This article focuses on an unpublished oration that the civil-rights activist W. E. B. Du Bois delivered on his eightieth birthday in 1948. In this speech, Du Bois engages directly with Cicero's De senectute, arguing that Americans should follow the Romans' example of venerating old age, i.e., old texts and old people. If they did, they would find themselves better protected against repeating the mistakes of prior generations and might avoid slipping into yet another World War. In the pursuit of this argument, Du Bois presents an alternative model of descent that is not based exclusively on biological race, but that connects him, via a continuous chain of learned predecessors, to the thinkers of Greco-Roman antiquity. He suggests that this literary lineage is alive and well in himself and other people of colour the whole world over, but that many contemporary Americans have abandoned the intellectual accomplishments of classical antiquity that they supposedly cherish. The speech thus constitutes an important, but as yet unappreciated contribution to the history of Black Classicism, and an invitation to reflect on the role the Classics (and Du Bois) could and should play in one's own intellectual self-fashioning at the start of the twenty-first century.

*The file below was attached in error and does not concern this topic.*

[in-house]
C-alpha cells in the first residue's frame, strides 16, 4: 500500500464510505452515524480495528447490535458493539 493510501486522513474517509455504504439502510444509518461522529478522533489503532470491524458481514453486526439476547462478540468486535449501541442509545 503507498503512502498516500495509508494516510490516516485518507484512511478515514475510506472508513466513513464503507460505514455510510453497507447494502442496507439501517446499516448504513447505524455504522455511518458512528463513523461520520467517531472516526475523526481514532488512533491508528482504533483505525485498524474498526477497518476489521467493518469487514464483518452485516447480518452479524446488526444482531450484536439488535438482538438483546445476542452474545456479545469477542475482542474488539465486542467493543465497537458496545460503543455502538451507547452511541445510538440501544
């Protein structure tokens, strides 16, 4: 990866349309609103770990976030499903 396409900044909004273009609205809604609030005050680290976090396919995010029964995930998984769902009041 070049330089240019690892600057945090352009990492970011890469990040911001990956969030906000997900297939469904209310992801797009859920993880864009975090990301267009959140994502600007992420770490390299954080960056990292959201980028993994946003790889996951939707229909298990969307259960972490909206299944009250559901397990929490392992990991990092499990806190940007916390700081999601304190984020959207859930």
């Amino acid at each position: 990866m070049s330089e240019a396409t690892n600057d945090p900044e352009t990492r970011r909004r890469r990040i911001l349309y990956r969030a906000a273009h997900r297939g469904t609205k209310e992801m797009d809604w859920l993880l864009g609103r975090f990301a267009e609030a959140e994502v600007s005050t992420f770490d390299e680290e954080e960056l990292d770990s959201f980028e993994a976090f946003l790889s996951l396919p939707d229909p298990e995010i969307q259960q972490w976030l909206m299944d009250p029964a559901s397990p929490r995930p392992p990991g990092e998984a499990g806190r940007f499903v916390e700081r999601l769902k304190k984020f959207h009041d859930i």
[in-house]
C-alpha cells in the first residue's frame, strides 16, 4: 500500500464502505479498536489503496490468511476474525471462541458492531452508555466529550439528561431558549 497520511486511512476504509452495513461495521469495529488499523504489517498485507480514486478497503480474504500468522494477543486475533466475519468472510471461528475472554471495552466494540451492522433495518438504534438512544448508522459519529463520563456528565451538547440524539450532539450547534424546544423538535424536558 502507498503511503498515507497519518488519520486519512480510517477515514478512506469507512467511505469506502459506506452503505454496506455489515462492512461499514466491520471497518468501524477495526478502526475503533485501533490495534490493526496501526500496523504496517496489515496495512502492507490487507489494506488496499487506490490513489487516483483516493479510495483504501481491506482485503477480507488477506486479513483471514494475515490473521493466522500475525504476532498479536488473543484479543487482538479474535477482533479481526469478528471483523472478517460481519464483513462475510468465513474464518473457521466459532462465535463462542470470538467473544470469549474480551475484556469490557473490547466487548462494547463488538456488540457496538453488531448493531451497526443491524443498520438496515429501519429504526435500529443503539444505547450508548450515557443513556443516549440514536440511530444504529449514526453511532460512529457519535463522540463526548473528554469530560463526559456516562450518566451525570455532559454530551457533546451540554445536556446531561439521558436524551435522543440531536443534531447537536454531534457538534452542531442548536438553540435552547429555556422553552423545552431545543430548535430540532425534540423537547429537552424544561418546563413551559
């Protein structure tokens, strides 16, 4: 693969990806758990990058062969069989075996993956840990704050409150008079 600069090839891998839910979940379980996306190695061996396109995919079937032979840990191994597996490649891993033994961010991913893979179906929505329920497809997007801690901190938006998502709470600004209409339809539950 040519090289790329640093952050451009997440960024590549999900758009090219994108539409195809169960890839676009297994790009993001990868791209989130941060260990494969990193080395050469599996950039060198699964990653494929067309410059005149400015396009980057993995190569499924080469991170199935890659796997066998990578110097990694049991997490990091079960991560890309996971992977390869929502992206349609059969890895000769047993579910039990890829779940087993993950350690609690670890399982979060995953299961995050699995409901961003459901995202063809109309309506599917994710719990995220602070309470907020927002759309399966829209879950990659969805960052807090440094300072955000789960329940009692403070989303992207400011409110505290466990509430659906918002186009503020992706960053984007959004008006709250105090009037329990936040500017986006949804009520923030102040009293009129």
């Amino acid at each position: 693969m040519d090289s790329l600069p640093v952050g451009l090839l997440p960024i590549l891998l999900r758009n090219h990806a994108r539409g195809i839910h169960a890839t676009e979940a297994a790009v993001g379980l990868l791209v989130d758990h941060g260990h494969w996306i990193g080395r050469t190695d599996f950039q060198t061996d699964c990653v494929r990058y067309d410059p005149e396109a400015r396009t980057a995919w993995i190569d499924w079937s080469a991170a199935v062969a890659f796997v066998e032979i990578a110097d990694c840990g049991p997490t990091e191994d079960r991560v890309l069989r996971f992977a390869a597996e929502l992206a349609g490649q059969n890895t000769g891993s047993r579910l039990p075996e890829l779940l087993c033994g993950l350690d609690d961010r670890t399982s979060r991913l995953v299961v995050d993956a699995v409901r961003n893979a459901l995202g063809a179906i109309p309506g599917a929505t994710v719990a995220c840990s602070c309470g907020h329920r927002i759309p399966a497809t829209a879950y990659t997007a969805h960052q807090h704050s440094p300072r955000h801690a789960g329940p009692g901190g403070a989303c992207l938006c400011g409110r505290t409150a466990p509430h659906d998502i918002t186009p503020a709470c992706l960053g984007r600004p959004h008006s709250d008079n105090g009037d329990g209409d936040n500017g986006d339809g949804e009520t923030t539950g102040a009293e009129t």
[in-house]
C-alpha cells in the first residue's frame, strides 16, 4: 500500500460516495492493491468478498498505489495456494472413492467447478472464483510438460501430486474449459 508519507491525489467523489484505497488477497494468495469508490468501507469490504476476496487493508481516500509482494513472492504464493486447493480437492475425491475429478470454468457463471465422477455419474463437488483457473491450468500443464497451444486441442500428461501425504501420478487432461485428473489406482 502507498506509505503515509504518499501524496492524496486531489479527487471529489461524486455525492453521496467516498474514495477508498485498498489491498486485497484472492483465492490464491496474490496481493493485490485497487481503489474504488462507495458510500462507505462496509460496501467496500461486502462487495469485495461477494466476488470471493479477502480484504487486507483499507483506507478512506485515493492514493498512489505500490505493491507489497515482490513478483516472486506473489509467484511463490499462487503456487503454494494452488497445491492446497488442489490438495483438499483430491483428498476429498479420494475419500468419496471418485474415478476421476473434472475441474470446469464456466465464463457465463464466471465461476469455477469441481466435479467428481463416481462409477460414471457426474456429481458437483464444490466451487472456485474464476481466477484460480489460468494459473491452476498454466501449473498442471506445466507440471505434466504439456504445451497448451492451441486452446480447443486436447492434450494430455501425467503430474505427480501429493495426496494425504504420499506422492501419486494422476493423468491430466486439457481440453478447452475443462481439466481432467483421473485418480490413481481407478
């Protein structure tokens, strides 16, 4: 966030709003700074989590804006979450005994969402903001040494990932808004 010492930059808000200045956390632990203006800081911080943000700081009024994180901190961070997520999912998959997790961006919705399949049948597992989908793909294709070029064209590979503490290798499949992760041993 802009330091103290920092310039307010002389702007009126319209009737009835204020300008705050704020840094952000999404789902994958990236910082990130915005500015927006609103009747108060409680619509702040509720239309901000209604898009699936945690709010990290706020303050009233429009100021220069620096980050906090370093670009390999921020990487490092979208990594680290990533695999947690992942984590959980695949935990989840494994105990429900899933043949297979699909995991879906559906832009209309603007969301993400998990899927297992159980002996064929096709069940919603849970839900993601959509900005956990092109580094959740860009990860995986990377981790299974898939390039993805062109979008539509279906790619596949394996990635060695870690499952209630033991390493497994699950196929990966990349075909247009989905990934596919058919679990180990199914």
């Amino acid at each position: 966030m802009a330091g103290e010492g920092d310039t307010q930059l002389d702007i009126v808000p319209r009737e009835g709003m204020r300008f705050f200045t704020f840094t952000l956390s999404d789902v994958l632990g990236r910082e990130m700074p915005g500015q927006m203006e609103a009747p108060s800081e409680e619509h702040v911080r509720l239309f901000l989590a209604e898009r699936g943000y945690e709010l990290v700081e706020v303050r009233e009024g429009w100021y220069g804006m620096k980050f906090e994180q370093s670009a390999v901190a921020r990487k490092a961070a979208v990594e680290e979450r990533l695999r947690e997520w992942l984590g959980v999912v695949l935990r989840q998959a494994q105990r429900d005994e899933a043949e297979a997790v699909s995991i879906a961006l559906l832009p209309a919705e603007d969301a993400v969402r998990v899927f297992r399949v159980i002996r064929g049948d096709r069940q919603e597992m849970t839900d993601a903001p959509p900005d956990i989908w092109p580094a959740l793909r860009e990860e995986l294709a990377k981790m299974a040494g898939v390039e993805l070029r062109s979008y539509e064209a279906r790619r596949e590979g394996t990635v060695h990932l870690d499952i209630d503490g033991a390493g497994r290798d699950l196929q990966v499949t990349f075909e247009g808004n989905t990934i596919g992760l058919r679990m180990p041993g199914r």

All Science Journal Classification (ASJC) codes
- Cultural Studies
- Arts and Humanities(all)